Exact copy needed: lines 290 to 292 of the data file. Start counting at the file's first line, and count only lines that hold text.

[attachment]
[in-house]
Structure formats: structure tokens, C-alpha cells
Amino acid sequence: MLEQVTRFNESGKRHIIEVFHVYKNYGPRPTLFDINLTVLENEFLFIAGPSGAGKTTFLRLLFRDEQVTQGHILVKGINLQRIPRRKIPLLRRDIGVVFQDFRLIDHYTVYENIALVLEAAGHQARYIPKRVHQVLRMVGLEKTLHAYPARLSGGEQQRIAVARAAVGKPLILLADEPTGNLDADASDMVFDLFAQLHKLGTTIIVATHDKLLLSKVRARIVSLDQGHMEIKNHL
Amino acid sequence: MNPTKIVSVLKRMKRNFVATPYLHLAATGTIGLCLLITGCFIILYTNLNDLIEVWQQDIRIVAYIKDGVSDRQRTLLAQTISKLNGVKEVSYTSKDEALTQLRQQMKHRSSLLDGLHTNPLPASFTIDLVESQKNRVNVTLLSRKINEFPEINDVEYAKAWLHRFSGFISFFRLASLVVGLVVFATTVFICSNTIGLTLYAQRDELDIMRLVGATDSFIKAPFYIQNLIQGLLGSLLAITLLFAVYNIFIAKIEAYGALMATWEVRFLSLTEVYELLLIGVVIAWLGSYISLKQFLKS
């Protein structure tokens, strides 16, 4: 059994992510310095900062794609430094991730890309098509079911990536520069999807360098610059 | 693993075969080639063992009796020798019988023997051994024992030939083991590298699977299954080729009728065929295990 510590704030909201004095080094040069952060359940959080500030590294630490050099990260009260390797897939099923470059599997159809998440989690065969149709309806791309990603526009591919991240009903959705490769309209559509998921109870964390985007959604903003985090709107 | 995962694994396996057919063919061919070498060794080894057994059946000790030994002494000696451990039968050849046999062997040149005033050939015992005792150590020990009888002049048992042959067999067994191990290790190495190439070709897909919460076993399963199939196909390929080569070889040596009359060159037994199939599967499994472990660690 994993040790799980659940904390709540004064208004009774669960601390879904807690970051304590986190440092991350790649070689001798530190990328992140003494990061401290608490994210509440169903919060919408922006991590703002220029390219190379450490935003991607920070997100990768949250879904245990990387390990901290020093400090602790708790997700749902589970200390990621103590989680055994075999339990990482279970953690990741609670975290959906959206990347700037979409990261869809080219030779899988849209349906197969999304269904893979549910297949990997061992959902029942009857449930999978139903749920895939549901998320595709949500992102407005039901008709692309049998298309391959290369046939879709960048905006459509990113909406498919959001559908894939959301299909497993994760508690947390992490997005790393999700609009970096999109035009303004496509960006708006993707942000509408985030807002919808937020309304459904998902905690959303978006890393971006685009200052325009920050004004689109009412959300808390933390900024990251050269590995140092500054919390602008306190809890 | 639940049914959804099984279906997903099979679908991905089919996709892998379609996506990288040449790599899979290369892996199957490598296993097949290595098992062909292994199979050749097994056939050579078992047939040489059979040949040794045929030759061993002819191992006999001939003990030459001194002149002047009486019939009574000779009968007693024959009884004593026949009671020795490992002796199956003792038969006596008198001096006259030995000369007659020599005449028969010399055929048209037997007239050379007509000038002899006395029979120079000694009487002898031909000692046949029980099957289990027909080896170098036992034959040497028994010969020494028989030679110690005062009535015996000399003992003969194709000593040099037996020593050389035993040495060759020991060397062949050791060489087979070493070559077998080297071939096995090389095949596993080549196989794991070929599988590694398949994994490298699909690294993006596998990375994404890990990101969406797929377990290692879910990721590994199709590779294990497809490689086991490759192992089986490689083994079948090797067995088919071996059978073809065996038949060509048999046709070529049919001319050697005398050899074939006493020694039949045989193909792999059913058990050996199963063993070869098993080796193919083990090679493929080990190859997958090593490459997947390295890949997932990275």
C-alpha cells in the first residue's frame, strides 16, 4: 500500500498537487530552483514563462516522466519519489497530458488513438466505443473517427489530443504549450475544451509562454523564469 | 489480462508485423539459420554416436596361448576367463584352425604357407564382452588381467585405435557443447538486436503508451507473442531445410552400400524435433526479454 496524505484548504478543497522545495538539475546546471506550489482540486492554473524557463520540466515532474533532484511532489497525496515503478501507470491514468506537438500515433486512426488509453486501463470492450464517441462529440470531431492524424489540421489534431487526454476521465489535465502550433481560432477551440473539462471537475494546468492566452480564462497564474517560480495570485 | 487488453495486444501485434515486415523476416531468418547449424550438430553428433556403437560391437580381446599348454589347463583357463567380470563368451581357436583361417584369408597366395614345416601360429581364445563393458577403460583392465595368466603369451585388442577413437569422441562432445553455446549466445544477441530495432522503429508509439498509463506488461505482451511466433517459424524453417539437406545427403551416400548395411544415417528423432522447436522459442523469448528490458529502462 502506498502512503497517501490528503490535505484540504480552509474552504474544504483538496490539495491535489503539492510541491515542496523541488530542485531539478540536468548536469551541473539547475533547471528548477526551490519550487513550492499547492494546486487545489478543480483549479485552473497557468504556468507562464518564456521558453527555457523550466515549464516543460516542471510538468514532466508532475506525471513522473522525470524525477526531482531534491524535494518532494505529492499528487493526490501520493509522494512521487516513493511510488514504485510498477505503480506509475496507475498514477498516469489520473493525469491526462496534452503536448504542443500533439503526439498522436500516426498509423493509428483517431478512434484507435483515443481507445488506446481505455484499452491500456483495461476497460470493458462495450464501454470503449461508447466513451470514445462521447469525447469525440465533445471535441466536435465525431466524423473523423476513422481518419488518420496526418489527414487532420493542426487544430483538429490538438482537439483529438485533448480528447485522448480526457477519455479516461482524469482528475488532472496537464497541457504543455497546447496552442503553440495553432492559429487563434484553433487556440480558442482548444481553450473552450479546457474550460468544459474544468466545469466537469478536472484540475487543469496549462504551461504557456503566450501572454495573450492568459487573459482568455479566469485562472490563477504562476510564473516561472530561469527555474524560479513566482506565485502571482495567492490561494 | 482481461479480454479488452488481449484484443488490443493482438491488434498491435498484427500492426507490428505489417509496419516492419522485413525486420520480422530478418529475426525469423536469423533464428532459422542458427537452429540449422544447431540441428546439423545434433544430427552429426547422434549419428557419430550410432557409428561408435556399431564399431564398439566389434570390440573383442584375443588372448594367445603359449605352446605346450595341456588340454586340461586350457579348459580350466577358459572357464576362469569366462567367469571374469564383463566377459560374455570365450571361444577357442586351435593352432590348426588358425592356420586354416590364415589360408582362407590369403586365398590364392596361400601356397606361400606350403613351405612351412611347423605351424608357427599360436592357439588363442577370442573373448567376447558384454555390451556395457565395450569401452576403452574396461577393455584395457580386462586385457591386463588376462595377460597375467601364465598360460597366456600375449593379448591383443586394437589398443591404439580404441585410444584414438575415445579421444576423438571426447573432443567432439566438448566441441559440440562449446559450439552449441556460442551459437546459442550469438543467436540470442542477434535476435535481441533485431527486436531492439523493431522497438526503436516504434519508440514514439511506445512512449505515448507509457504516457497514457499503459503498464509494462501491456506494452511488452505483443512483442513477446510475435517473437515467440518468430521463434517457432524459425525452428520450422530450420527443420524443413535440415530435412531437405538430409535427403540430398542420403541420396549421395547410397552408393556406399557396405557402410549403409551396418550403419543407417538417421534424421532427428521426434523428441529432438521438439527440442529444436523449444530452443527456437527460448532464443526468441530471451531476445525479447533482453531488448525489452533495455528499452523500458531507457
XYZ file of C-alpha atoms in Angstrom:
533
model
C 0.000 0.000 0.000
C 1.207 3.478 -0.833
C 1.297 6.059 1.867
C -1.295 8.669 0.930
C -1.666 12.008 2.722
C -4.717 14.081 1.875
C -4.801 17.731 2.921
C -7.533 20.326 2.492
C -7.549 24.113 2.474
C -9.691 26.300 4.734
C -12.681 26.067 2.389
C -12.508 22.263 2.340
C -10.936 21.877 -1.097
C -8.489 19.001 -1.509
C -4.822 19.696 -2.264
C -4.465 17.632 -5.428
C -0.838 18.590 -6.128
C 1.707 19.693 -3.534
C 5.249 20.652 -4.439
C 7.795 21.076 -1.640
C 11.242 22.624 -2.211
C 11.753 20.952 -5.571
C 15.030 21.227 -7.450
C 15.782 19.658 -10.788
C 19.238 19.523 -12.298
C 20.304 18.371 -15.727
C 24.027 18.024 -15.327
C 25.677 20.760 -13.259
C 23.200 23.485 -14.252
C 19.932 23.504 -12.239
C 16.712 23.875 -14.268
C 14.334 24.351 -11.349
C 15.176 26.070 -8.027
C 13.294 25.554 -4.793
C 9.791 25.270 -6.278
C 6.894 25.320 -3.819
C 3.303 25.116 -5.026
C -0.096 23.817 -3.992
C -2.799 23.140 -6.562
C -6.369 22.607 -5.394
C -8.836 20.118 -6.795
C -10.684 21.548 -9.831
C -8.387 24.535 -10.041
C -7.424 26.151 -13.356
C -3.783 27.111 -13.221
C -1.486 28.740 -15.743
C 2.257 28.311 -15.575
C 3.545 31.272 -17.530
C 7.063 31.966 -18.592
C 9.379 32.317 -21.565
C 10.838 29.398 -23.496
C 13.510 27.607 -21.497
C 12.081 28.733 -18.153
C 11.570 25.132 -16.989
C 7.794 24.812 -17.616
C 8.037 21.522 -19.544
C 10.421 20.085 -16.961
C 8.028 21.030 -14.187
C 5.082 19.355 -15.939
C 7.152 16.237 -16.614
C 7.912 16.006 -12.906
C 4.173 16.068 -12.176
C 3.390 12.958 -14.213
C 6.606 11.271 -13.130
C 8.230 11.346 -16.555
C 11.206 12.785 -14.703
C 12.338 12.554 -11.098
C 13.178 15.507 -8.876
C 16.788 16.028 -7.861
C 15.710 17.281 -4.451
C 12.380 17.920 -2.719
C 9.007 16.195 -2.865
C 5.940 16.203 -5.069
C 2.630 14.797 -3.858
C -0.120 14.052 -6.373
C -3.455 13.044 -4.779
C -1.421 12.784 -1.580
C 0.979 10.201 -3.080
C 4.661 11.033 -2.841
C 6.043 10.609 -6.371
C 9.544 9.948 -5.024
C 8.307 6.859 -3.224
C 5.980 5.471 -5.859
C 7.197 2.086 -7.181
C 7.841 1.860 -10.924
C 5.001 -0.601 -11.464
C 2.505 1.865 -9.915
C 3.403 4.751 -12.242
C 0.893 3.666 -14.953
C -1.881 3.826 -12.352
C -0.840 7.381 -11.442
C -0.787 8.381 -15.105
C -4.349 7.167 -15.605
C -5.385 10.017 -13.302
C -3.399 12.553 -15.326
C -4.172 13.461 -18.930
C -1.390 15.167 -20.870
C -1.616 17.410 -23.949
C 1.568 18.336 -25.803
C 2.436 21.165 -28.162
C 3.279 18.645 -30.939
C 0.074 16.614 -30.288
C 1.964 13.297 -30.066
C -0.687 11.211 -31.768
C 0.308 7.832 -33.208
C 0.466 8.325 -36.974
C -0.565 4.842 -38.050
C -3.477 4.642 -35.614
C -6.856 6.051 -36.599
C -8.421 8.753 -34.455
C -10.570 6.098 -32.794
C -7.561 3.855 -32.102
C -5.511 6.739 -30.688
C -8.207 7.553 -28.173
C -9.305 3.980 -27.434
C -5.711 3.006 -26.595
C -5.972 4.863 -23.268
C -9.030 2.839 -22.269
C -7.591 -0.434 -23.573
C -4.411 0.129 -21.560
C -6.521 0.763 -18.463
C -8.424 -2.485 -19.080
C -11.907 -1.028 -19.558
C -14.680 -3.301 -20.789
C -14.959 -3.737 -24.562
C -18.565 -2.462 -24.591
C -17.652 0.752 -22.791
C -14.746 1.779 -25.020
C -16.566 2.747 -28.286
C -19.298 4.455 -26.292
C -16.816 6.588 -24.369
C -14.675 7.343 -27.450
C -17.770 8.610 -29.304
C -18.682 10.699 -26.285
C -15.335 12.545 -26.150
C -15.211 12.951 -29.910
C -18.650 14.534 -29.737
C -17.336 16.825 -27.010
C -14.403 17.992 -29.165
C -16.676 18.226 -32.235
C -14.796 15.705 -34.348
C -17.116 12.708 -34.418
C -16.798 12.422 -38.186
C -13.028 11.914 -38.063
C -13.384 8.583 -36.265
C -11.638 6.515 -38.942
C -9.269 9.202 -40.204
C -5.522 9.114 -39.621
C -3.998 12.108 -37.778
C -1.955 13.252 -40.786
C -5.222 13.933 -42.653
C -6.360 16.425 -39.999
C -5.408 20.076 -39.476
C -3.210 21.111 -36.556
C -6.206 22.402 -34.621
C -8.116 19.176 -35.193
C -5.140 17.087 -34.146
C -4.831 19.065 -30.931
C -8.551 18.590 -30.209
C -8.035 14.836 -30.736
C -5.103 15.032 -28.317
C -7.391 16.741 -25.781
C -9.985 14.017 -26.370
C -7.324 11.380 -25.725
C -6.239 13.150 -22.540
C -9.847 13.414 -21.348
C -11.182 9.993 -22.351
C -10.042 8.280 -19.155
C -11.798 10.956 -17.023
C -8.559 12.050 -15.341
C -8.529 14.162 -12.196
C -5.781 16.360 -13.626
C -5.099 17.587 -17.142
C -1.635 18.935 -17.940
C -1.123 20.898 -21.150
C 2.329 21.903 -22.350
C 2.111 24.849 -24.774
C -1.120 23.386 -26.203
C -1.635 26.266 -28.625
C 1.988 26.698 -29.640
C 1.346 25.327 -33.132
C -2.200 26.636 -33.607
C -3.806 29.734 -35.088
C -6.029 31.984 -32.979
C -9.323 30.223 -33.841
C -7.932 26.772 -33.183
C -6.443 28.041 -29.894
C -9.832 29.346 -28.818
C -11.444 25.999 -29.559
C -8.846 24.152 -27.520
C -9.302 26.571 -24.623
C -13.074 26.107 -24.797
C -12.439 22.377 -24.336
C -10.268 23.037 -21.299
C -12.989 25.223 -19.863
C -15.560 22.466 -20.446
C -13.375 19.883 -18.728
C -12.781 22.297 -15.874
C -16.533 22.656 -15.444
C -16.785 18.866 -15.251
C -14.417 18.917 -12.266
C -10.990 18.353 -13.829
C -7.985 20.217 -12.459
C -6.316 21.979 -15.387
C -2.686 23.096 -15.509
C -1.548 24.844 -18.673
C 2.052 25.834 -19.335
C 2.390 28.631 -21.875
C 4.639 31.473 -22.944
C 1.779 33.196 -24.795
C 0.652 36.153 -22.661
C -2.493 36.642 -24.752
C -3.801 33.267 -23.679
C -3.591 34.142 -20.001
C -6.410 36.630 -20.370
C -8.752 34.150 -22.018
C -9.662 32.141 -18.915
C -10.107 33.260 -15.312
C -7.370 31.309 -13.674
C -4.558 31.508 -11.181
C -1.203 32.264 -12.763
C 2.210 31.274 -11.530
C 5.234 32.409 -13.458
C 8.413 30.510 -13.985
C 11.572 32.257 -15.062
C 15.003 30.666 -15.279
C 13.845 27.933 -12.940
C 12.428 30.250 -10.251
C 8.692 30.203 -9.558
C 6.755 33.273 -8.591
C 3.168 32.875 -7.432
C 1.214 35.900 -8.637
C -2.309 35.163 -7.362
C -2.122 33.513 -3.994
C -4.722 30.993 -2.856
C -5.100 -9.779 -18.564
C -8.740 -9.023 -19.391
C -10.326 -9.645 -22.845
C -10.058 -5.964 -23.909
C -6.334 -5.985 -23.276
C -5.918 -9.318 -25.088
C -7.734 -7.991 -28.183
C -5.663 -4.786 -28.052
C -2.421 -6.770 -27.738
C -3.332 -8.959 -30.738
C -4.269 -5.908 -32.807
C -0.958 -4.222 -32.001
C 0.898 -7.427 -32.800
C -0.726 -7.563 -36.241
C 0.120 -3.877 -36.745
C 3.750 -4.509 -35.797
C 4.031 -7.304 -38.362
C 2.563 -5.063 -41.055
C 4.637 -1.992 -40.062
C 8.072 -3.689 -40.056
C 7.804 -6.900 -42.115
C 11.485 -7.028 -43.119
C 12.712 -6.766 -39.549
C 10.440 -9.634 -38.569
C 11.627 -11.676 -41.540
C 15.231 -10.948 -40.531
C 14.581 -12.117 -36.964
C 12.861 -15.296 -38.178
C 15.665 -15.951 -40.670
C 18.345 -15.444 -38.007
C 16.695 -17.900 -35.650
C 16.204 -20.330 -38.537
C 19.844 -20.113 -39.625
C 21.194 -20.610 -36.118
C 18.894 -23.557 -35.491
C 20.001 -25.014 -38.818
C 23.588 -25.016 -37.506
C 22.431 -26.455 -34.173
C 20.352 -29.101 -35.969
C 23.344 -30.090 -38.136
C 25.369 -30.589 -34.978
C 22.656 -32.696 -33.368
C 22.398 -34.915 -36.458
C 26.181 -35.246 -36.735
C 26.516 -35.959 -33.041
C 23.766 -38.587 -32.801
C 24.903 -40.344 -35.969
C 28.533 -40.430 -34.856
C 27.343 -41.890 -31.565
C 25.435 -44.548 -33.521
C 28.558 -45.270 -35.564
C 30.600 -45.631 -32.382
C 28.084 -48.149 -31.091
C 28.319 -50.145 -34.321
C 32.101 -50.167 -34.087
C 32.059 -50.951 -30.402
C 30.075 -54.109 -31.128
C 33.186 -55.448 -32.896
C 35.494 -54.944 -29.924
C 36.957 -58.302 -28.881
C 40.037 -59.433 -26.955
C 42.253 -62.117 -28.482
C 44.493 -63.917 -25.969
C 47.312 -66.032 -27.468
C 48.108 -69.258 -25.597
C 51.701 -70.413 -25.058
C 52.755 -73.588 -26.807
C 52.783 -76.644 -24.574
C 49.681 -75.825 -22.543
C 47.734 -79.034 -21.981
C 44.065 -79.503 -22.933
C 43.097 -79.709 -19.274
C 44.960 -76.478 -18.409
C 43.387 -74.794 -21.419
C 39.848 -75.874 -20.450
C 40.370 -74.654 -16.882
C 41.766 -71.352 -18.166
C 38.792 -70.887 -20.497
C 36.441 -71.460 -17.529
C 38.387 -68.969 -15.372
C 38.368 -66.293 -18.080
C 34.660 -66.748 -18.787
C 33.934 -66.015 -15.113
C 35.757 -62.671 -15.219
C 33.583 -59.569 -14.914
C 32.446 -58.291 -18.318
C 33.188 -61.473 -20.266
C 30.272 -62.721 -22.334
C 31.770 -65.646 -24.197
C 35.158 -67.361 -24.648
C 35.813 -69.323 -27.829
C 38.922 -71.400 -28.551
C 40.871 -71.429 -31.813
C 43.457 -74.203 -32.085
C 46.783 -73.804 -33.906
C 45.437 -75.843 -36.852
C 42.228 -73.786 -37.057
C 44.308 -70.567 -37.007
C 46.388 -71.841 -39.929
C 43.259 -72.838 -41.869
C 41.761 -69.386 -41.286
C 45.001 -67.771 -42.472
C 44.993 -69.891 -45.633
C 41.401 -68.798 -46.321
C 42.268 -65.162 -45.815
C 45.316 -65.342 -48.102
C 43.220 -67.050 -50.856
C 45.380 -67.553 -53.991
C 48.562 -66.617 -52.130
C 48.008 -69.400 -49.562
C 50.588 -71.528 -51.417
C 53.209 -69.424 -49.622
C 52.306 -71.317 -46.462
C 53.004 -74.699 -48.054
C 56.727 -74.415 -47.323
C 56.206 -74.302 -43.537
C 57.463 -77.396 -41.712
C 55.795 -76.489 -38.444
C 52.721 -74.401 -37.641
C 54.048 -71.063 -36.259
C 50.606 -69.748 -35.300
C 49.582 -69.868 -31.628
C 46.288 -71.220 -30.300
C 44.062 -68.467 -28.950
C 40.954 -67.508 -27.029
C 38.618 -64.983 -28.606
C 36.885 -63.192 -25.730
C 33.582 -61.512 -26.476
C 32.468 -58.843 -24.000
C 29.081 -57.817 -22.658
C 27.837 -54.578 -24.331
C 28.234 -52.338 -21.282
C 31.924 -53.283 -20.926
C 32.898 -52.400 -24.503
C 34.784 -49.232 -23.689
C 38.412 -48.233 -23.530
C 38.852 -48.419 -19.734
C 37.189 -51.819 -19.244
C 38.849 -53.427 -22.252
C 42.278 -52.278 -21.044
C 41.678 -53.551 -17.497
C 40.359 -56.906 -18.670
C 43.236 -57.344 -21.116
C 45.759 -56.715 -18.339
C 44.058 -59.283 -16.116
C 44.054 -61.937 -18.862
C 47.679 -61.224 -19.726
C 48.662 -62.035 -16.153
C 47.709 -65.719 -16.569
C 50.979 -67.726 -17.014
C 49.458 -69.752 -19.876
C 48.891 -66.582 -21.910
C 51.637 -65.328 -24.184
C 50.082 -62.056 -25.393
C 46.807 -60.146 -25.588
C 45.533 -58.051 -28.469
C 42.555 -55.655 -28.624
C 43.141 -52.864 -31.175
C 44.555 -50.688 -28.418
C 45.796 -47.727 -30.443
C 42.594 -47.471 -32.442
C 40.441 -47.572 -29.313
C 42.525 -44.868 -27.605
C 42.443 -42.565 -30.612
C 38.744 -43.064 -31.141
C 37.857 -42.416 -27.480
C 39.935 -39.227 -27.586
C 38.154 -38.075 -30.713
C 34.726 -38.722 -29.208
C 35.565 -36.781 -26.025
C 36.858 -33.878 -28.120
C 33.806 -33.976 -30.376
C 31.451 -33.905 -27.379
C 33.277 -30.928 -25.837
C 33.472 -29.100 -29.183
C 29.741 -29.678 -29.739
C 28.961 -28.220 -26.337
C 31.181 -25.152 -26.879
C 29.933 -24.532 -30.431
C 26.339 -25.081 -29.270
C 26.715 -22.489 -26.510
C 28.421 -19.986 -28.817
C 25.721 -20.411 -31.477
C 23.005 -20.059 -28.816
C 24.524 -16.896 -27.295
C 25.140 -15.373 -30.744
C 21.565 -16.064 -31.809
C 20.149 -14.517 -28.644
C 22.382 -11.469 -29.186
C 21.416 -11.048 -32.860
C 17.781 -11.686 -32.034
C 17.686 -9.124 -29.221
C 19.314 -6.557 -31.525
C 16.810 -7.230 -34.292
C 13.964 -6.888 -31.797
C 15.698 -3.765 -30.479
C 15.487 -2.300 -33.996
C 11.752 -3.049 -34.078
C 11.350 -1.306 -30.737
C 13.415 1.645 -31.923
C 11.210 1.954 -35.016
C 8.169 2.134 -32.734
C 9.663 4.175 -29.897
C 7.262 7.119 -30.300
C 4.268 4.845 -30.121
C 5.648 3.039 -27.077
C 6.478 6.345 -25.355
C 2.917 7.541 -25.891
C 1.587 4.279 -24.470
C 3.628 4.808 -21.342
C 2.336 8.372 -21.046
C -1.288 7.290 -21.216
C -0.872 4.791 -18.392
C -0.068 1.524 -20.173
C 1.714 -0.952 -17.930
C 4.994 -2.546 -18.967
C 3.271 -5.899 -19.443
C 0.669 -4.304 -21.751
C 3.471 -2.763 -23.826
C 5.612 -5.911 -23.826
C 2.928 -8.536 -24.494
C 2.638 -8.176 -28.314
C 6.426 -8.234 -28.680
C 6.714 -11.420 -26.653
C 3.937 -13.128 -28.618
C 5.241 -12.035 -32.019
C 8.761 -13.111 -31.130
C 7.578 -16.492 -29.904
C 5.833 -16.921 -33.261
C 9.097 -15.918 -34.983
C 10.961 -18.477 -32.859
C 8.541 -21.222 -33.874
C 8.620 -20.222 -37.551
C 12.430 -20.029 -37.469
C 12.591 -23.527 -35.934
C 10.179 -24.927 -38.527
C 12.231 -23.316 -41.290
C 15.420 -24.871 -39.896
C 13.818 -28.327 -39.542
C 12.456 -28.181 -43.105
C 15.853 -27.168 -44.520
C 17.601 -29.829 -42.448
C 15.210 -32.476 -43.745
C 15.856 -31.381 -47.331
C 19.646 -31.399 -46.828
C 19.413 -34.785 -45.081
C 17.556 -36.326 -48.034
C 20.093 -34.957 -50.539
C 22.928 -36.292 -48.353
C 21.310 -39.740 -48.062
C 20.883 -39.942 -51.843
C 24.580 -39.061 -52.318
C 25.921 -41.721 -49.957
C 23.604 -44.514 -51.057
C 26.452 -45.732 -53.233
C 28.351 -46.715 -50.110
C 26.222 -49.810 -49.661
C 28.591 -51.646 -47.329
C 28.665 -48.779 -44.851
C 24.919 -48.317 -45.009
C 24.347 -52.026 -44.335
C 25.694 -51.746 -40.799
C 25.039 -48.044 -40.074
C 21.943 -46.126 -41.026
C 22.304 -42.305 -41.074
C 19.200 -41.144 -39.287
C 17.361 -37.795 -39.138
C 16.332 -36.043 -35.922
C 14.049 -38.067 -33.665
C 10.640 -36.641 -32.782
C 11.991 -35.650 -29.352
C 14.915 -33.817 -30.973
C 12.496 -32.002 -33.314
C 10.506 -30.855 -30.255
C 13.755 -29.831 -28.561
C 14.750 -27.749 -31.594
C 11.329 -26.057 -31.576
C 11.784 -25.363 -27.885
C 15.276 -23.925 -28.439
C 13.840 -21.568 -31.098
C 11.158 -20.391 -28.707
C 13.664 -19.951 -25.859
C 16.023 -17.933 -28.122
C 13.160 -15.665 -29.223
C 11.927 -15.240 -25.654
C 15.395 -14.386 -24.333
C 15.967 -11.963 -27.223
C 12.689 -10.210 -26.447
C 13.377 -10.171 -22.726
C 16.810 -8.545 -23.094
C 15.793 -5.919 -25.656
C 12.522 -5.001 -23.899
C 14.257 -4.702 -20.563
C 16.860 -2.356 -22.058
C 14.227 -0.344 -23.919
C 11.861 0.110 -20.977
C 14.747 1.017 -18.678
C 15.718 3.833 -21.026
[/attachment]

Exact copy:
C 23.766 -38.587 -32.801
C 24.903 -40.344 -35.969
C 28.533 -40.430 -34.856